Here aboard the Safari Voyager, we’re nice and small. Since the new locks are for the exclusive use of Post Panamax (read: big) ships, we’ll be using the “classic” Panama Canal.

Tonight, dinner was served out on deck…Photo © 2017 Aaron Saunders

…buffet-style. Photo © 2017 Aaron Saunders

From the Pacific Ocean, we first anchored out in a staging basin off Panama City. Here, a local pilot came onboard to check the vessel and ensure everything is up to his specifications. The Panama Canal is the only place in the world where the Captain actually cedes control of his or her vessel to the local Pilot, who in this case is a Panama Canal pilot. Every ship, regardless of shape or size, must cede control to the Pilot, who is then legally responsible for the safe navigation of the vessel.

After exiting the Bay of Panama and sailing up the approach channel, we entered the canal proper through the Miraflores Locks; a set of three lock chambers that begin the climb up from the Pacific.

After Miraflores, we entered the single-chamber Pedro Miguel Locks. From there, we cruised the Culebra Cut, bound for man-made Gatun Lake.

Sunset from the Safari Voyager…Photo © 2017 Aaron Saunders

…as pilot boats race ahead of us…Photo © 2017 Aaron Saunders

…as we enter the Miraflores Locks. Photo © 2017 Aaron Saunders

Half of the fun of this transit is watching the massive ships of all shapes and sizes; and the scale of these vessels – and the Canal – was only amplified aboard the petite Safari Voyager.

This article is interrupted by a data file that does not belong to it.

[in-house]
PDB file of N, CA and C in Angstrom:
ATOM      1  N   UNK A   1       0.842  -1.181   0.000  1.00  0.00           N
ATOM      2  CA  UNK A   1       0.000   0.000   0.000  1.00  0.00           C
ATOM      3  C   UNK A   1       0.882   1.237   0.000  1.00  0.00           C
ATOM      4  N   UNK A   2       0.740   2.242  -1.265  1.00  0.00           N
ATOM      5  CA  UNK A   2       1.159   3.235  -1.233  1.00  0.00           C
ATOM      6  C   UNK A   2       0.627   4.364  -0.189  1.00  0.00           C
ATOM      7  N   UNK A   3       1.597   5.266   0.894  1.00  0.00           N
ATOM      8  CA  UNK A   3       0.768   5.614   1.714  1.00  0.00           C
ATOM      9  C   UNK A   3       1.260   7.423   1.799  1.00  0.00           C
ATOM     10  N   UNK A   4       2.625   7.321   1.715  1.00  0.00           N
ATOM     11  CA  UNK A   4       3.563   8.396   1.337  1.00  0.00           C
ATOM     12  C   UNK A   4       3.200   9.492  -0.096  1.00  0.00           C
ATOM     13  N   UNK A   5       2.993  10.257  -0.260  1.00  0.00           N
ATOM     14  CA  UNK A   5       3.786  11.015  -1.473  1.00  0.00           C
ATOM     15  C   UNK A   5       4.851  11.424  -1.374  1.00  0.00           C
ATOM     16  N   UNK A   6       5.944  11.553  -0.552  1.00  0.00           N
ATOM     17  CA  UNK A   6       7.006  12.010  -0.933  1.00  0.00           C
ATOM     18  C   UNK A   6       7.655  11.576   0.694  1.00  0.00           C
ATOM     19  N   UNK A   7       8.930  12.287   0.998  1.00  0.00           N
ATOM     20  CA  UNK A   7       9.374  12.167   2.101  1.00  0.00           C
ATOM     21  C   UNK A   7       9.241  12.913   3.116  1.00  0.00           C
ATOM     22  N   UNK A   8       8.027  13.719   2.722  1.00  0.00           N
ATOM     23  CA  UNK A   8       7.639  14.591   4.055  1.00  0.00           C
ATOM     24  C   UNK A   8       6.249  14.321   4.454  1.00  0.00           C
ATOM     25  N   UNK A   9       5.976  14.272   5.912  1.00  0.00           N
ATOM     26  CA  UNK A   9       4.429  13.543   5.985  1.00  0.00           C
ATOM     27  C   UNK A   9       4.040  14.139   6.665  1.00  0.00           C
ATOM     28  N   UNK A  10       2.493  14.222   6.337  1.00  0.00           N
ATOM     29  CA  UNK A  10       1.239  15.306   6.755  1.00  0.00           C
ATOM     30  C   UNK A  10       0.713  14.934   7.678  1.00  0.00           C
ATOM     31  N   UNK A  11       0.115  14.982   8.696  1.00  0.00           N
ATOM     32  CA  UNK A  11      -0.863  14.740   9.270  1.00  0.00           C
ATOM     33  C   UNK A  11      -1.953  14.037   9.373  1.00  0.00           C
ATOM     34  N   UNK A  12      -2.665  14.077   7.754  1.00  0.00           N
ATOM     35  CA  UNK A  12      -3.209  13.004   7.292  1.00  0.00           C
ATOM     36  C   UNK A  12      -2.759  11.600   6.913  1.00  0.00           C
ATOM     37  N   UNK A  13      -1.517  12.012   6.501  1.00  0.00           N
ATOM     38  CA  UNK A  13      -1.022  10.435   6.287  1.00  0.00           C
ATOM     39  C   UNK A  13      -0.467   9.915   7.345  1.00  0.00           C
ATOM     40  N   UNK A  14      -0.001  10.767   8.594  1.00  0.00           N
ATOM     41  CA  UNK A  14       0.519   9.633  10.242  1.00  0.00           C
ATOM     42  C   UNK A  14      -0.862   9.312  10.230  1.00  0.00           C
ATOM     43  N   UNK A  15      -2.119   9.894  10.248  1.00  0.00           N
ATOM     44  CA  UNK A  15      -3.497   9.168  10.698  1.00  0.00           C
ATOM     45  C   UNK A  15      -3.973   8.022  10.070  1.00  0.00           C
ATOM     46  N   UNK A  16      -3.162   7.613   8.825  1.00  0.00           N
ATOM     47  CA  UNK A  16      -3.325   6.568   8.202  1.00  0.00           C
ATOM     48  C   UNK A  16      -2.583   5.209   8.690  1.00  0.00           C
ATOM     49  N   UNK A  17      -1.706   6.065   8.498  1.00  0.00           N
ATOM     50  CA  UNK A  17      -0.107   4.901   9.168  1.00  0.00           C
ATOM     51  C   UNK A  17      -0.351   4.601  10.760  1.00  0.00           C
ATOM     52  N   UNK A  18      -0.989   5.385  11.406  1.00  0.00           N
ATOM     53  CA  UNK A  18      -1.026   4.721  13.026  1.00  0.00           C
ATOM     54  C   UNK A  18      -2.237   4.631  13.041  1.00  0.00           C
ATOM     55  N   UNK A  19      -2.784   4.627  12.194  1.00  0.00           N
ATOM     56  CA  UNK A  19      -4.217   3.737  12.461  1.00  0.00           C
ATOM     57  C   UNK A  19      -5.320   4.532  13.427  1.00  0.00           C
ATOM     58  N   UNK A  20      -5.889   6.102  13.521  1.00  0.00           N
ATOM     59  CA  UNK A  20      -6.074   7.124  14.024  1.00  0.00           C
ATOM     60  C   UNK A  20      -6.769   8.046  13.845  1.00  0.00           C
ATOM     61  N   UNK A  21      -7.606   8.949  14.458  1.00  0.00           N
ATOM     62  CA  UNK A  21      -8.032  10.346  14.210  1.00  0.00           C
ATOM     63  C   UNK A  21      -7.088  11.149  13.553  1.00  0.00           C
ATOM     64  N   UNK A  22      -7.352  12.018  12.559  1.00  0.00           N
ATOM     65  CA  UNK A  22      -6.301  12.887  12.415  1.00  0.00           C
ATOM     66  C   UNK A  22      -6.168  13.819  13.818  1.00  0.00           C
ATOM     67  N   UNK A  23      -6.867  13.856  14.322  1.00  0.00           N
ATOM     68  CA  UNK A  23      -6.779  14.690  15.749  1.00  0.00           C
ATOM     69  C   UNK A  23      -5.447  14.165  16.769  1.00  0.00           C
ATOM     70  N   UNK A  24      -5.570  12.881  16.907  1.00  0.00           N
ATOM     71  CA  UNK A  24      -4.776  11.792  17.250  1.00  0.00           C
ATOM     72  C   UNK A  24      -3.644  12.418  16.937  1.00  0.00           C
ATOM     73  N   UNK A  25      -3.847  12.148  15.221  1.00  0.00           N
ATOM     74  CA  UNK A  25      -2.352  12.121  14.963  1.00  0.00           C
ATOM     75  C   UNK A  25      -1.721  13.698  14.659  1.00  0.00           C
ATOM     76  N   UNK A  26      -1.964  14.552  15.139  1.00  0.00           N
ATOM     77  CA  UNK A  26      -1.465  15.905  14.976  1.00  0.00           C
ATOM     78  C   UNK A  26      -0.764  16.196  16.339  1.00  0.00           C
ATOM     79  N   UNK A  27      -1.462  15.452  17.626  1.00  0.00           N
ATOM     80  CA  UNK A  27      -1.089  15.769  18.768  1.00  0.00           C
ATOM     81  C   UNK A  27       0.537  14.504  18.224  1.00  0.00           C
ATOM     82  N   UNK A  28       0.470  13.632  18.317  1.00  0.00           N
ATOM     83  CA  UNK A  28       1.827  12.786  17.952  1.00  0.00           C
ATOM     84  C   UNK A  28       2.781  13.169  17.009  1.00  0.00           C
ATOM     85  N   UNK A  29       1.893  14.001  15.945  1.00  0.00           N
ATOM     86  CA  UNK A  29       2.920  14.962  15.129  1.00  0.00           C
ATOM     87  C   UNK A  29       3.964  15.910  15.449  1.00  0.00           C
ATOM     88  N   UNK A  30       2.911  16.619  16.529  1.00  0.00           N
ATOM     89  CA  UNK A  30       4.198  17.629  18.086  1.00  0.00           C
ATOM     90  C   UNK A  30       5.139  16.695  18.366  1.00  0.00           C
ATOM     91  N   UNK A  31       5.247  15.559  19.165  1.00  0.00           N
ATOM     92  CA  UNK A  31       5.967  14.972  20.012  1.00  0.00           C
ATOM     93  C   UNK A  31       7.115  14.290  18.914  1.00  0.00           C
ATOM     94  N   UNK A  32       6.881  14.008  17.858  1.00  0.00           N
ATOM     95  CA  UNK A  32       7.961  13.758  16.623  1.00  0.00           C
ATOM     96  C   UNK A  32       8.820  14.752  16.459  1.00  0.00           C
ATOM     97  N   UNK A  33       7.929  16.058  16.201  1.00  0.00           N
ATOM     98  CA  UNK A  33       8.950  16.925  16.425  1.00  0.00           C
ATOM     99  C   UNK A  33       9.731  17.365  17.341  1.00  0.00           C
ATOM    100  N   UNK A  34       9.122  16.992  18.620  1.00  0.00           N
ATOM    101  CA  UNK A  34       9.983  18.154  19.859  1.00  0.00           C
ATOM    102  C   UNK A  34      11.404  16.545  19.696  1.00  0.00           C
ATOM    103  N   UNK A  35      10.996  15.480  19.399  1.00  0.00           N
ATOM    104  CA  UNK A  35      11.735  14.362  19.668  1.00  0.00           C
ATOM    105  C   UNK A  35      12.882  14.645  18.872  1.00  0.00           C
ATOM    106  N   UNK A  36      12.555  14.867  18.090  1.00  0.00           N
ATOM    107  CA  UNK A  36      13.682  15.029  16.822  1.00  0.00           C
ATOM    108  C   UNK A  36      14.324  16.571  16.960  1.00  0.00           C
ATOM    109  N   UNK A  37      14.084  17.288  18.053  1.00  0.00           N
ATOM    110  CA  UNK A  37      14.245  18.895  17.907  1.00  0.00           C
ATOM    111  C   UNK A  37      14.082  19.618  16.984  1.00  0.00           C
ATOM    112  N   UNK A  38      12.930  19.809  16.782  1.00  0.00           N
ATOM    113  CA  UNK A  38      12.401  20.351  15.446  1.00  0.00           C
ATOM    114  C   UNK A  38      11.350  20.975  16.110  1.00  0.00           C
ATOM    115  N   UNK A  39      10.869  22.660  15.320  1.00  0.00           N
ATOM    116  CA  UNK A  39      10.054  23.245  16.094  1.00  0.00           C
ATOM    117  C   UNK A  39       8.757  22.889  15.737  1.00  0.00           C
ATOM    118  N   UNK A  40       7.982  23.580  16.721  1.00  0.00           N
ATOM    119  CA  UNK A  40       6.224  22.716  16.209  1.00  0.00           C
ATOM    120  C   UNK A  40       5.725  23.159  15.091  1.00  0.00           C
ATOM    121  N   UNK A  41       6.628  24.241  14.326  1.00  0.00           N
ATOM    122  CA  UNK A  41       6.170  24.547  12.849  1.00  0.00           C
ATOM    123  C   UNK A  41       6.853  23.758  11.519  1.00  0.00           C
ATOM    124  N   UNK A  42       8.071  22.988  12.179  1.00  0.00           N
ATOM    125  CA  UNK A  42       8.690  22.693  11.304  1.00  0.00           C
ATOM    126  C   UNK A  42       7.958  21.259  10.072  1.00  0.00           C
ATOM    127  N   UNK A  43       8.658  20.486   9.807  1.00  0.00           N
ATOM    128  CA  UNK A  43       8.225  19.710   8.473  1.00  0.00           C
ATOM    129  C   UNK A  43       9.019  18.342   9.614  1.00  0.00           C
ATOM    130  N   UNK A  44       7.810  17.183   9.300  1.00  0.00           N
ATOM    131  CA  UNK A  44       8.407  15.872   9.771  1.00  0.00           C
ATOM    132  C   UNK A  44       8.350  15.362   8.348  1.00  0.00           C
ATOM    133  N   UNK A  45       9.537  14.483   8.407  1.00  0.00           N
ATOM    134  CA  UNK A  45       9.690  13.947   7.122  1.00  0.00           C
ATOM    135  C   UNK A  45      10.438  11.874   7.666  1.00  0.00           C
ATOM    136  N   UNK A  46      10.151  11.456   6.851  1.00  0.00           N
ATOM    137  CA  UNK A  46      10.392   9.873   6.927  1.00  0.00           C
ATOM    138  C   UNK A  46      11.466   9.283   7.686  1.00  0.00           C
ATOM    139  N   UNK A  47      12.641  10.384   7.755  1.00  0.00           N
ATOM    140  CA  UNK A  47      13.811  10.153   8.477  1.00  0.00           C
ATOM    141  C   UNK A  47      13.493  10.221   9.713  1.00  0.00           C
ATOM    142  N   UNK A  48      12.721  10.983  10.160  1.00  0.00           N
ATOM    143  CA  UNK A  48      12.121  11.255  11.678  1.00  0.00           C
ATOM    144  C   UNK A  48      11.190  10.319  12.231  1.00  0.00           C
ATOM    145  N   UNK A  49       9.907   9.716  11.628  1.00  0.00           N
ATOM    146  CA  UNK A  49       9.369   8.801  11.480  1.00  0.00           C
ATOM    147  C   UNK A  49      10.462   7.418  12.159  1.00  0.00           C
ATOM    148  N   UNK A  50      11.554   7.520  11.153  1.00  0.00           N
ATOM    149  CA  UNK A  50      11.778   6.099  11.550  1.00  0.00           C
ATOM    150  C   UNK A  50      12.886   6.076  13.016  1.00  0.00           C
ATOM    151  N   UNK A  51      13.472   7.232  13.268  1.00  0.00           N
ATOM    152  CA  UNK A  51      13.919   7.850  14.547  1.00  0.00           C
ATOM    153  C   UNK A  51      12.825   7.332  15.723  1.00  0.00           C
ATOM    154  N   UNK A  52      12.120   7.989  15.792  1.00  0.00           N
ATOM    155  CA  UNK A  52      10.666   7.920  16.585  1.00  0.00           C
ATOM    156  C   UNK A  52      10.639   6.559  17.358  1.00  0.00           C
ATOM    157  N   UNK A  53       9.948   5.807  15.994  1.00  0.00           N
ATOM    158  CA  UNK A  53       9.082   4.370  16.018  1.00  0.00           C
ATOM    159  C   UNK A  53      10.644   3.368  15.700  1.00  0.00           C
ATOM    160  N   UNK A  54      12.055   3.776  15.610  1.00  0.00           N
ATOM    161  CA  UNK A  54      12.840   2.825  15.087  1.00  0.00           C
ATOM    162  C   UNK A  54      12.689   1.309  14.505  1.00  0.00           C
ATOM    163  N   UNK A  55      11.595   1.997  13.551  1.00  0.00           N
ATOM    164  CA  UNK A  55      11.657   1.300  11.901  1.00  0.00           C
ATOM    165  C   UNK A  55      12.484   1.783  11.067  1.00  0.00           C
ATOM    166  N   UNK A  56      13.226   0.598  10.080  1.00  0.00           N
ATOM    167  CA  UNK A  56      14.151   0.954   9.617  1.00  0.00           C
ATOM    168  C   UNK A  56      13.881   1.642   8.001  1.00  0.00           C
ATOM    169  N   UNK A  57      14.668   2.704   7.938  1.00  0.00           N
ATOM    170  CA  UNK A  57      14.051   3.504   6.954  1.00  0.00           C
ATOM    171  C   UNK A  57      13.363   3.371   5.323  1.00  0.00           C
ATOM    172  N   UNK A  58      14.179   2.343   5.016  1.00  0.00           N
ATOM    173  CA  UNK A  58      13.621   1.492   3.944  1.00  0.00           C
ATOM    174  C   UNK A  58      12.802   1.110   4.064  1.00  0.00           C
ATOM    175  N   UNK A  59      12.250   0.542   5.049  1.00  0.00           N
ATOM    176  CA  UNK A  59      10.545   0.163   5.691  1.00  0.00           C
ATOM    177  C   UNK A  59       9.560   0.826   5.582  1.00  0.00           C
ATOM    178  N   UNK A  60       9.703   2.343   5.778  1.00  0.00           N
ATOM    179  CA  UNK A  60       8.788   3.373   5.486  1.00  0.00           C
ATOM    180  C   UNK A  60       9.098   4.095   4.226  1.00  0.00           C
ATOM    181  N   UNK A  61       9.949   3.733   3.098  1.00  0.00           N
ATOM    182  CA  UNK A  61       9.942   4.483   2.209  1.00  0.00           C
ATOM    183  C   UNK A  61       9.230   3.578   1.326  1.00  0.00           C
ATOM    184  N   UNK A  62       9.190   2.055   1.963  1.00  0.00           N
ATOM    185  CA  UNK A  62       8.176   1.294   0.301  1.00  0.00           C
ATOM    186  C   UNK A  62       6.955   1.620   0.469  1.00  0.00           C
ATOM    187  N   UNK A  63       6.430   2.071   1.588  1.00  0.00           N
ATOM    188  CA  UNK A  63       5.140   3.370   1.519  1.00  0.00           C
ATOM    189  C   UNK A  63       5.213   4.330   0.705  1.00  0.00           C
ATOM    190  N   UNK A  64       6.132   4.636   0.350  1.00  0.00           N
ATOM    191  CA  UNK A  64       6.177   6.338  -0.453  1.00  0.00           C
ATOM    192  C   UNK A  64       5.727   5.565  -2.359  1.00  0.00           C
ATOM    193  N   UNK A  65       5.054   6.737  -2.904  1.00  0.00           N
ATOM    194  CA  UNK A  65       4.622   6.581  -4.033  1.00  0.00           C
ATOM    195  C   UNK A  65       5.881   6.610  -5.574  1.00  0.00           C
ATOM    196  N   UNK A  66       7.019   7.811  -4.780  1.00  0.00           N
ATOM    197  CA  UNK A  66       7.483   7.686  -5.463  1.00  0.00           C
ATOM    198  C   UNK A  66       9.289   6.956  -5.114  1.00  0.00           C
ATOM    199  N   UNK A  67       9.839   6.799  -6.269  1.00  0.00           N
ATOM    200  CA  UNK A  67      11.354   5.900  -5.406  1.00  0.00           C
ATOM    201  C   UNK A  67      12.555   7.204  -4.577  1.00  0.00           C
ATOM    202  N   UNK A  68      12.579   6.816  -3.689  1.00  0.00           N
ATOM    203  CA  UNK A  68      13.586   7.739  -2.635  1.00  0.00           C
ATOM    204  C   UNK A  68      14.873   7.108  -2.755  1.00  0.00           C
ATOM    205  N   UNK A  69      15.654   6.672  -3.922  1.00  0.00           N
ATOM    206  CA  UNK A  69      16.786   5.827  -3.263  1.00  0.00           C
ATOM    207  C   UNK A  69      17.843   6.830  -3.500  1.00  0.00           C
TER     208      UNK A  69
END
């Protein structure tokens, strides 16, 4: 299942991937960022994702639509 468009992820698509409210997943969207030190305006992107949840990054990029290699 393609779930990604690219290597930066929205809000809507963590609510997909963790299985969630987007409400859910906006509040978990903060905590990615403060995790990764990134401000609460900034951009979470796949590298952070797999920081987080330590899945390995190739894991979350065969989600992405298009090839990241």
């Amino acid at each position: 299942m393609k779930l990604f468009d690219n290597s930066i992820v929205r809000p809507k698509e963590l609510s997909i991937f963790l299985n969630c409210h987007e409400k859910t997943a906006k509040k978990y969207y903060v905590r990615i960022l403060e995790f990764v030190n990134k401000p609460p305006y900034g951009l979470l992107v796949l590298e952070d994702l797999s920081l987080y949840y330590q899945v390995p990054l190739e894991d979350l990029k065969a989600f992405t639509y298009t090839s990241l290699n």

Tonight, we’ll continue our transit, entering Gatun Lake and exiting the canal via the Gatun Locks. Tomorrow, we’ll dock at Colon, Panama, where our cruise aboard the Safari Voyager will sadly come to an end.

Electric mules are attached to our lines….Photo © 2017 Aaron Saunders

…pulling us forward and keeping us aligned in the locks. Photo © 2017 Aaron Saunders

Giant cargo ships loom large from our small vantage point…Photo © 2017 Aaron Saunders

…as the mules pull us into…Photo © 2017 Aaron Saunders

…the Miraflores Locks. Photo © 2017 Aaron Saunders

Guests watch our transit until well into the evening…Photo © 2017 Aaron Saunders

…when we leave the last set of locks and head for Gatun Lake. Photo © 2017 Aaron Saunders

Just as UnCruise has shown us a hidden Costa Rica that many cruise lines pass right by, it has also showcased the engineering marvel of the Panama Canal in a way that is so up-close and personal that you feel you could reach out and touch it.

The line’s credo is Unrushed, Uncrowded, Unbelievable. I can’t think of three better words to describe the past week here aboard the Safari Voyager in Panama and Costa Rica.

Photo © 2017 Aaron Saunders

Our Voyage Report aboard UnCruise Adventures’ Safari Voyager has sadly come to a close. Tune in for our Voyage Recap tomorrow and our deck-by-deck Photo Tour of the Safari Voyager! Be sure to follow along on twitter by following @deckchairblog.

Safari Voyager - Costa Rica & Panama

Day 1Arrival in San Jose, Costa Rica & Embarkation in Puerto Caldera
Day 2Manuel Antonio National Park, CR
Day 3Curu National Park, CR
Day 4Oso Peninsula, CR
Day 5Golfo Dulce & Golfito, CR
Day 6Isla de Coiba, Panama
Day 7Transiting the Panama Canal
Day 8Disembarkation, post-cruise Panama City stay and recap.

Comments are closed.

Looking for something?

Use the form below to search the site:

Still not finding what you're looking for? Drop a comment on a post or contact us so we can take care of it!